On a bitterly cold winter day in December, a woman wandered off from a Columbia homeless shelter and prompted a widespread search by local rescue groups.
Among them was Maryland Search and Rescue, a Howard County-based group of high school students whose mission is to assist professionals in such searches. After several frustrating days, Morgan Rodgers, now a 19-year-old Glenelg High School graduate, entered an apartment building's boiler room and found the woman lying there, trying to keep warm.
"Mind-blowing is the only word I can use to describe it," said Rodgers, who attends Howard Community College. "On a search, we have hundreds of volunteers. The likelihood of being on the team that finds someone is slim. To find the woman was a large vindication of all the training I had done."
Alex Schman, Rodgers' search team partner, said it was the first time the group had done a search in Columbia. "Normally, we are in Virginia on other troops' turf," he said. "It was amazing to save someone in our own back yard. It also gave validity to our organization. We are a bunch of kids going around saving people. Prior to this rescue, we got a lot of criticism."
MSAR, one of six search-and-rescue groups in Maryland, is also a certified mountain rescue team. The group includes males and females, ranging in age from 14 to 21 and adult supervisors who volunteer their services and time in emergency operations in the Mid-Atlantic region.
MSAR 616 is run entirely by high school students. They provide lost-person and downed-aircraft search-and-rescue services when local, state or federal authorities request assistance.
Last weekend, the Maryland Search Teams Task Force held its annual Search and Rescue Expo, open to minor and adult search-and-rescue teams. Among the groups participating was MSAR 616. Along with a full-scale search simulation, the expo featured activities to increase the skill level of member search groups.
Besides joint exercises, the expo provided a forum during which teams discussed issues facing search teams in the state. A main reason for MSAR's participation was the chance to prove its merit and demonstrate members' skills to area adult search-and-rescue groups, Paulding said.
"The training weekend was tremendously challenging, and MSAR did well, proving our training was effective," said Pamela Paulding, an adult leader. "They really held their own, showing they are more than just a group of kids. They are a real search-and-rescue group, a real team."
The group has humble beginnings. Peter McCabe, who founded MSAR in 1981, said his family had been associated with another search-and-rescue group, which had "a lot of issues."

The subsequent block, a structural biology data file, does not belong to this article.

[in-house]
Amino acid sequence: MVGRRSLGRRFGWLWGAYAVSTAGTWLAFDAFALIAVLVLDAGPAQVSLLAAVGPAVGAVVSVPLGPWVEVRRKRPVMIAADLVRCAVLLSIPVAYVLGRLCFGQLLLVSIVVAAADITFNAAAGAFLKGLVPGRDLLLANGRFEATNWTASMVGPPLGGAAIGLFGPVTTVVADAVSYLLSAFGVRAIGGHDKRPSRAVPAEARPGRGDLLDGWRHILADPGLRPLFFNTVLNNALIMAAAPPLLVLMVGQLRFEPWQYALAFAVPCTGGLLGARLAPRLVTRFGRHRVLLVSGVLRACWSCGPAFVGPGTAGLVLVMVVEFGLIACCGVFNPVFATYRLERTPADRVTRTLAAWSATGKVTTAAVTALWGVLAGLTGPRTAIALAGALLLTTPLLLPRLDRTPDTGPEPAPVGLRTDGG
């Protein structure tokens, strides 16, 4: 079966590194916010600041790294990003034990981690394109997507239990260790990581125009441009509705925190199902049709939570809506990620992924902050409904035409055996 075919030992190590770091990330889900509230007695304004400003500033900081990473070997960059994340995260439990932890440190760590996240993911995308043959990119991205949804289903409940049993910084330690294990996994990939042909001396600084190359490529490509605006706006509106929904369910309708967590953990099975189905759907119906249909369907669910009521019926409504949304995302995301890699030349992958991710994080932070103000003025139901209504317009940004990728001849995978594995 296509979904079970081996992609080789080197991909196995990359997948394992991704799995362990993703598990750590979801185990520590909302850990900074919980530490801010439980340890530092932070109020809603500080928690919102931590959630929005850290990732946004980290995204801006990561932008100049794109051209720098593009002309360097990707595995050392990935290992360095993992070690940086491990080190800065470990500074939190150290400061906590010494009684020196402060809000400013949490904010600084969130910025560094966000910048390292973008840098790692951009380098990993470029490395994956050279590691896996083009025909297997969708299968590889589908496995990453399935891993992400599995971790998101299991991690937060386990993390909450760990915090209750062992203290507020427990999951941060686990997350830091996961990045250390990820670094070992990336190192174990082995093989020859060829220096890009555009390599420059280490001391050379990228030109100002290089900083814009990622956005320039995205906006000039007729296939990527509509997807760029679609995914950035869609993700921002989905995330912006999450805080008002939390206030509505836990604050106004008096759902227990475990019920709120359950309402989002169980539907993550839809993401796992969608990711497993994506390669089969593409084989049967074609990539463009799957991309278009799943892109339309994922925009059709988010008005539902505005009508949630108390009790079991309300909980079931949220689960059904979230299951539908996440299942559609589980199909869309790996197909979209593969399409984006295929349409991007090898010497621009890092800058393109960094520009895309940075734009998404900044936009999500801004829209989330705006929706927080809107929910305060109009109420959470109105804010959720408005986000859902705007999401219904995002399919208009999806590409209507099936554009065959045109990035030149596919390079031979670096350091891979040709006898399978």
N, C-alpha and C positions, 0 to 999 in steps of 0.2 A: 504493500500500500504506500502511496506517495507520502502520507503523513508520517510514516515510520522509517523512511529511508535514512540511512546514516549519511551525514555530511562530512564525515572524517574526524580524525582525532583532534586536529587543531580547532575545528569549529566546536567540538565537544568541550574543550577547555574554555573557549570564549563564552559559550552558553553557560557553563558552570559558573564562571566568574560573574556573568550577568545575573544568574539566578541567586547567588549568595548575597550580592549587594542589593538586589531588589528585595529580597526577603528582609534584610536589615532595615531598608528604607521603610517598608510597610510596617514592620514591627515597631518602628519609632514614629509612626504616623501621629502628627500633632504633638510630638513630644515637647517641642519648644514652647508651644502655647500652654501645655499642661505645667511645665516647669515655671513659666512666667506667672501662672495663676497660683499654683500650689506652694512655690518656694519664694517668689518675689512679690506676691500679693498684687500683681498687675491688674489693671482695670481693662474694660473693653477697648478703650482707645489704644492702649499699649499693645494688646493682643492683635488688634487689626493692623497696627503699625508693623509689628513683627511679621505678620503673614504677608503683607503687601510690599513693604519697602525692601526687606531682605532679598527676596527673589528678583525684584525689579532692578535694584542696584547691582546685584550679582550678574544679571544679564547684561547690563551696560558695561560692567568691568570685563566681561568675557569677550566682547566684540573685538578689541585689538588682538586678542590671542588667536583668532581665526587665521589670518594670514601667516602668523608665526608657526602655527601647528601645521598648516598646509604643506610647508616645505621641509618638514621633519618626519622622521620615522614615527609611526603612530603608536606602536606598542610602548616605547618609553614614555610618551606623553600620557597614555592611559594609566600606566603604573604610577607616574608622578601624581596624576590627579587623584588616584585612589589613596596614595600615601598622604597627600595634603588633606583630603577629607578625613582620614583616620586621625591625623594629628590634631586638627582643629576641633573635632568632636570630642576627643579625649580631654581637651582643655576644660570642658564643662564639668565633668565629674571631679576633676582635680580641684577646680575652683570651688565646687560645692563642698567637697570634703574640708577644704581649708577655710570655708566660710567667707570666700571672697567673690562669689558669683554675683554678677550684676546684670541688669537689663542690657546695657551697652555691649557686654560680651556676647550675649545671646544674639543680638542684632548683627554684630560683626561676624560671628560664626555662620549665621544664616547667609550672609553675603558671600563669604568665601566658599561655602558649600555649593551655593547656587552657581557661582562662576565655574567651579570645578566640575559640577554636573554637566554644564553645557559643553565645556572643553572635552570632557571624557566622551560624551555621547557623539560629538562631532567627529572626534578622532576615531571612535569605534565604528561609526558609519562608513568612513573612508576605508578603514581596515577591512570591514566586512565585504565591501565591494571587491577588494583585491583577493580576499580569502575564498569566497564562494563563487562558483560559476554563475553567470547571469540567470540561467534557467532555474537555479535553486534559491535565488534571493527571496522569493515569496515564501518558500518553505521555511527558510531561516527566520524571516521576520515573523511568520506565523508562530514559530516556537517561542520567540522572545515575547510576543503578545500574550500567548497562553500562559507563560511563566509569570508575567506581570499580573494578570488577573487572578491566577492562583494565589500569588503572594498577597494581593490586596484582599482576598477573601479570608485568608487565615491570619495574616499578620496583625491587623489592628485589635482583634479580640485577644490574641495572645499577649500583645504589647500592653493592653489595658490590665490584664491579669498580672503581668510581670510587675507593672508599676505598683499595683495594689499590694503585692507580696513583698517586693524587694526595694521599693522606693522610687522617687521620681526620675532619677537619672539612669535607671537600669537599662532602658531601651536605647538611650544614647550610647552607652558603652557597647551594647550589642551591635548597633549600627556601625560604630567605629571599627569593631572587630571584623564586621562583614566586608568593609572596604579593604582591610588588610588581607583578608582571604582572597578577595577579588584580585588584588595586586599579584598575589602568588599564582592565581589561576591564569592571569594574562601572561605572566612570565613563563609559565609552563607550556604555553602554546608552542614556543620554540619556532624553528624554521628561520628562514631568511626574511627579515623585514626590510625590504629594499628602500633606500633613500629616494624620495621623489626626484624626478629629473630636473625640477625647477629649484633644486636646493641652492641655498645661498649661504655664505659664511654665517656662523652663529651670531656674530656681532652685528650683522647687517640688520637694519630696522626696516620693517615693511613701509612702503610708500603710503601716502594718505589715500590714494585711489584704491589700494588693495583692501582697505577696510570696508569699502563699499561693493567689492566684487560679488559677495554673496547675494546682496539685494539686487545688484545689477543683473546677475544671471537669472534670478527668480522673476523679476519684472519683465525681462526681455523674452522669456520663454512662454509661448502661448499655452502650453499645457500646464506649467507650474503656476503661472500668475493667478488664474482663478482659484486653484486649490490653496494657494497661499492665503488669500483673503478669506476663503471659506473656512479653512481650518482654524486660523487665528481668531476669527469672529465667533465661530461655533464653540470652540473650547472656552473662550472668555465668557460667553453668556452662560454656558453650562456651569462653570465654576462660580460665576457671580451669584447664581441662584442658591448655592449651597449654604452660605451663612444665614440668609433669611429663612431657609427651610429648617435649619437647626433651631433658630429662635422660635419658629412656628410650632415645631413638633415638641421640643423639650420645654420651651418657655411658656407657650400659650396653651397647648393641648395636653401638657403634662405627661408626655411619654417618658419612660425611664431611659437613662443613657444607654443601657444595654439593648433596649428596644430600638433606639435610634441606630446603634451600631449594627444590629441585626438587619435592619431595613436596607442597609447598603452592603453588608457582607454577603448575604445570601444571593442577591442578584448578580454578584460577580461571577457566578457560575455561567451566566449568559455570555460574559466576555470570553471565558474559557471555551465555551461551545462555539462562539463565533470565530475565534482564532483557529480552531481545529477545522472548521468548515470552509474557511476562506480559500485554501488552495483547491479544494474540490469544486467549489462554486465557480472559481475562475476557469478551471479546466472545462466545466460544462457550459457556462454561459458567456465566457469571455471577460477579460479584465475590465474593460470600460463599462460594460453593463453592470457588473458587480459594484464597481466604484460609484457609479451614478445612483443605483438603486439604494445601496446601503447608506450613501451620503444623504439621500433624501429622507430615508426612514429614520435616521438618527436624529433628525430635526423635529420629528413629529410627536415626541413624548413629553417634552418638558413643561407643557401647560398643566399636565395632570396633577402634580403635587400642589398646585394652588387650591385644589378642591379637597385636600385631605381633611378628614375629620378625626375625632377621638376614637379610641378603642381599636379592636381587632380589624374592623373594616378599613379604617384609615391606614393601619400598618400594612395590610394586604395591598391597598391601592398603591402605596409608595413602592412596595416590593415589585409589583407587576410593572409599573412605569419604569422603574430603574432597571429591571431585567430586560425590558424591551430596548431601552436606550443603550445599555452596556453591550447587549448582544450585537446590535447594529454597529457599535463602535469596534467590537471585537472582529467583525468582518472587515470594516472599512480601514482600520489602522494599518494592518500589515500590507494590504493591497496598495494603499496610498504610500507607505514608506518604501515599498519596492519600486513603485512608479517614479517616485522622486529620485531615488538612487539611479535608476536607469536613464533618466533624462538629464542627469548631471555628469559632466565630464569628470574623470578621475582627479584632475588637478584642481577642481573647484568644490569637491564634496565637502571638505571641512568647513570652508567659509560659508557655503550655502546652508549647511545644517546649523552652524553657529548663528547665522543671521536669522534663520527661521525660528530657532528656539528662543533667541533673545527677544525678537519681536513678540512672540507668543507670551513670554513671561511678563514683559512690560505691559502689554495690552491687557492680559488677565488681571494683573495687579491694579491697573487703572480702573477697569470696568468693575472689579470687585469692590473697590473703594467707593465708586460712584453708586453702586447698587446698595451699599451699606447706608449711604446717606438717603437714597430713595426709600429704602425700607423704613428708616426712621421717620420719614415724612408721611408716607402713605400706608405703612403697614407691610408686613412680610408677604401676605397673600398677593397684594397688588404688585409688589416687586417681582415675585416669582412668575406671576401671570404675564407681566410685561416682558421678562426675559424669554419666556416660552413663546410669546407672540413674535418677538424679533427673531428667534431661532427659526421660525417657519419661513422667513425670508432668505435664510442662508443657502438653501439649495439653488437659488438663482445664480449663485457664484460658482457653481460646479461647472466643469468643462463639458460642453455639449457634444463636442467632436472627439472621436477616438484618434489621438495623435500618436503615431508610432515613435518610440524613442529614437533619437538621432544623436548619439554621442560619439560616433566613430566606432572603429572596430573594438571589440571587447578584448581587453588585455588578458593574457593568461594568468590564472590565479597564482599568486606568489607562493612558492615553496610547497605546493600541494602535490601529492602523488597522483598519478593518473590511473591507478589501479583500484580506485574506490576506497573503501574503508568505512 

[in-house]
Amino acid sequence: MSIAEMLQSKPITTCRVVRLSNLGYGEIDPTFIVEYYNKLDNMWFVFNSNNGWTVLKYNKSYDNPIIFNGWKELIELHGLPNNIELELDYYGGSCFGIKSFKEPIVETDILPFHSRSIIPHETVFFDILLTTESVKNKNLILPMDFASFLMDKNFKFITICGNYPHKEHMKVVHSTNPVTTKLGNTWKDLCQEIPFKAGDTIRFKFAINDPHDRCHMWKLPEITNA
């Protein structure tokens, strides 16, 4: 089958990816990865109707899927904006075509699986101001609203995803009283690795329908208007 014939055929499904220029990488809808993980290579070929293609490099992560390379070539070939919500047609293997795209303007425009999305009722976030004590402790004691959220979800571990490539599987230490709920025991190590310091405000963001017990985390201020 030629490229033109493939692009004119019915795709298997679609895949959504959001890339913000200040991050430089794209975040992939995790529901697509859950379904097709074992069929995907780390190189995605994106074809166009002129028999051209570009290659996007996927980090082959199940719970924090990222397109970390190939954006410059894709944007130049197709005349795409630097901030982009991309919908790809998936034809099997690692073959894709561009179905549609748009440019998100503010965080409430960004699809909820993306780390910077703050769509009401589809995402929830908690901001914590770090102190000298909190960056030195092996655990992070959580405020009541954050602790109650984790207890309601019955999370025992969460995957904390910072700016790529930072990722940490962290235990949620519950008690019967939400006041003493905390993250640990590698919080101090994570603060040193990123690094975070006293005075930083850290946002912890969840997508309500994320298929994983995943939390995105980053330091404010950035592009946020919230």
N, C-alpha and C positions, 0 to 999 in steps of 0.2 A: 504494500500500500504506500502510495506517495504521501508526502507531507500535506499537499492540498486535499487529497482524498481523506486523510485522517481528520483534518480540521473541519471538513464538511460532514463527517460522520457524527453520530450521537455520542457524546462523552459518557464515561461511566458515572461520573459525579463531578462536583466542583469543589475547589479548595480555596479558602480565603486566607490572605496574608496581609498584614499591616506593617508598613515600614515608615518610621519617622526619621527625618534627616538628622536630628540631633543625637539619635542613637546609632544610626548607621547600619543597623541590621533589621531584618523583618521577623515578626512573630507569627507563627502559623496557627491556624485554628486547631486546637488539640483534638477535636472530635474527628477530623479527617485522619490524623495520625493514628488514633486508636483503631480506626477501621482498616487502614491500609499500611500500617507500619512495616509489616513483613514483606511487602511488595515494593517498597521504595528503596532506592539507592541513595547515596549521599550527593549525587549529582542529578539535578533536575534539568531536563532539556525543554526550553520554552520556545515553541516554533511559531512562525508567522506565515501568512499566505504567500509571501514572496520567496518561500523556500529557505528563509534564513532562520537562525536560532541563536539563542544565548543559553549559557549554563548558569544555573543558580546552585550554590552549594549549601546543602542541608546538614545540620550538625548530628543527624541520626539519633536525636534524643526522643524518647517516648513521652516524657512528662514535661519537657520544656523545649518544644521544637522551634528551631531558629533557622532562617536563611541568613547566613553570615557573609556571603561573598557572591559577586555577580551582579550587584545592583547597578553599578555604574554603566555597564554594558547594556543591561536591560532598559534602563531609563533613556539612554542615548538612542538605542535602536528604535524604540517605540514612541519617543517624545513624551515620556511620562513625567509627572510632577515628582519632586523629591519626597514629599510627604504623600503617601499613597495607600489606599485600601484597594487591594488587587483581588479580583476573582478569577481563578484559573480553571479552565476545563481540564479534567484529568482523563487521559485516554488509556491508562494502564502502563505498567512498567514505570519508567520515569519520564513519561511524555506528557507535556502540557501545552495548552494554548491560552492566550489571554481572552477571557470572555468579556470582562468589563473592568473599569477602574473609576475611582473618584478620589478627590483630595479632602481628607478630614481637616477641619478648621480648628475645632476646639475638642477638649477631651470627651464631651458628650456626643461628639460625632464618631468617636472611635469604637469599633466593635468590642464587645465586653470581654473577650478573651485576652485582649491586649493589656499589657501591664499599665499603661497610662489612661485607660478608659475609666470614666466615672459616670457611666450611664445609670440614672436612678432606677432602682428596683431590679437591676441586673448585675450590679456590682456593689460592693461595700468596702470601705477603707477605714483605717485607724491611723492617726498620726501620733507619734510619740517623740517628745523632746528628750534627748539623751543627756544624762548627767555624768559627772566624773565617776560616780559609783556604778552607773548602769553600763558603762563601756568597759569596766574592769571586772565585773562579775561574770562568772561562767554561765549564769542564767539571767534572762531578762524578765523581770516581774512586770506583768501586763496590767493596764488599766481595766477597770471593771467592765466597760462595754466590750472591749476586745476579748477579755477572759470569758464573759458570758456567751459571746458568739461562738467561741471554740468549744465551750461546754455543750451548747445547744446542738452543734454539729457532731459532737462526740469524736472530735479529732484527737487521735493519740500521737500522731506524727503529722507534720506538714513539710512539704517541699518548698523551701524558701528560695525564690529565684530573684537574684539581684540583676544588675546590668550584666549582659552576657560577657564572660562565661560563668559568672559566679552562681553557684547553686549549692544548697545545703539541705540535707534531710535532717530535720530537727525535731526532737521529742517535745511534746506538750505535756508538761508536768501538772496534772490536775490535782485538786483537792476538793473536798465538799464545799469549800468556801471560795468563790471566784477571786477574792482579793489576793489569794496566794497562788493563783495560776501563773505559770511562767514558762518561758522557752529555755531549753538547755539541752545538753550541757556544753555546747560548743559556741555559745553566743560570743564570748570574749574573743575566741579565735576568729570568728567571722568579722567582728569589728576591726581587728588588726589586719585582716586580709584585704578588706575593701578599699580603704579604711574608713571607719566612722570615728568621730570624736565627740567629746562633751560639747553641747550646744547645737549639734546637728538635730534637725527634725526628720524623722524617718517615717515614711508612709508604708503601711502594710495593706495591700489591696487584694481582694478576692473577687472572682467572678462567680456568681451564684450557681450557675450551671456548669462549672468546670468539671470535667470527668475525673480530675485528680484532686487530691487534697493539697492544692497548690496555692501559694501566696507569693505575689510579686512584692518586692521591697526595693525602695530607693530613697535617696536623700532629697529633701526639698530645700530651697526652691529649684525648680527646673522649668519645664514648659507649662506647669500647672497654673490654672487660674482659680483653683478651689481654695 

"When I was named scout leader, the previous scout leader threw a fit and left, and the group belonged to him. That is what spurred me on to start [this group]," he said.
MSAR is affiliated with the Boy Scouts of America and is run similarly to a Scout troop. The organization is led by youth members who are elected or appointed to various offices. Advisers to the program, such as McCabe, offer transportation, supervision and direction, and serve as a source in meetings, trips and rescue missions.
The search requests answered are primarily in Virginia but have included regions in New York and Tennessee.
MSAR is on call 24 hours a day, seven days a week. This poses a major issue with high school scheduling and can cause conflicts with school and work schedules. Members say their schools are understanding and tend to classify searches as excused absences. MSAR's policy is that search participation is not mandatory and schoolwork comes first, said Amanda Silbert, president of MSAR. She is a senior at Glenelg Country School and has been involved since 2001.
Once on a scene, members coordinate with law enforcement, emergency medical services and local volunteers. They generally work in teams of four to six searchers, combing through wilderness to find victims or evidence of their whereabouts. When found, victims may require medical assistance or evacuation, McCabe said.
MSAR members have two main titles. "Boot" describes newcomers, and they cannot be called for searches. Boots acquire minimum equipment needed for search-and-rescue work, attend a series of regular training meetings and participate in training weekends, McCabe said.
According to MSAR guidelines, the next step is "call-out qualified," which is the lowest level of training required to participate in a search. Call-out qualified members have an understanding of how searches work, basic navigational skills and wilderness survival techniques.
Silbert has been involved since 2001 and said that the work has fostered friendships.
"We spend a lot of time hanging out and camping, rock climbing and other outdoor activities," Silbert said. "It is a great way to meet people at other schools. We have people from all over the county and some alumni in college who still come back."
The search-and-rescue team meets from 7 p.m. to 9 p.m. Mondays at Schooley Mill Park in Howard County. Training is often on the weekends and includes wilderness search and rescue, survival skills, navigation, rappelling, rock climbing, technical rescue, communications, advanced first aid and cardiopulmonary resuscitation., McCabe said.
"The largest rescue I ever participated in was in 1989," McCabe said. "An aircraft carrying six men was on its way from the Outer Banks to Manassas, Va. It was a five-day search with hundreds of men and women scouring the depths of Virginia.
"On the fifth day, it was just our group and the family members, and we found the plane," he said. "Unfortunately, there were deaths involved. But it helped to provide closure to the families. I am happy to provide a venue in which today's youth can have similar life-changing and life-affirming experiences."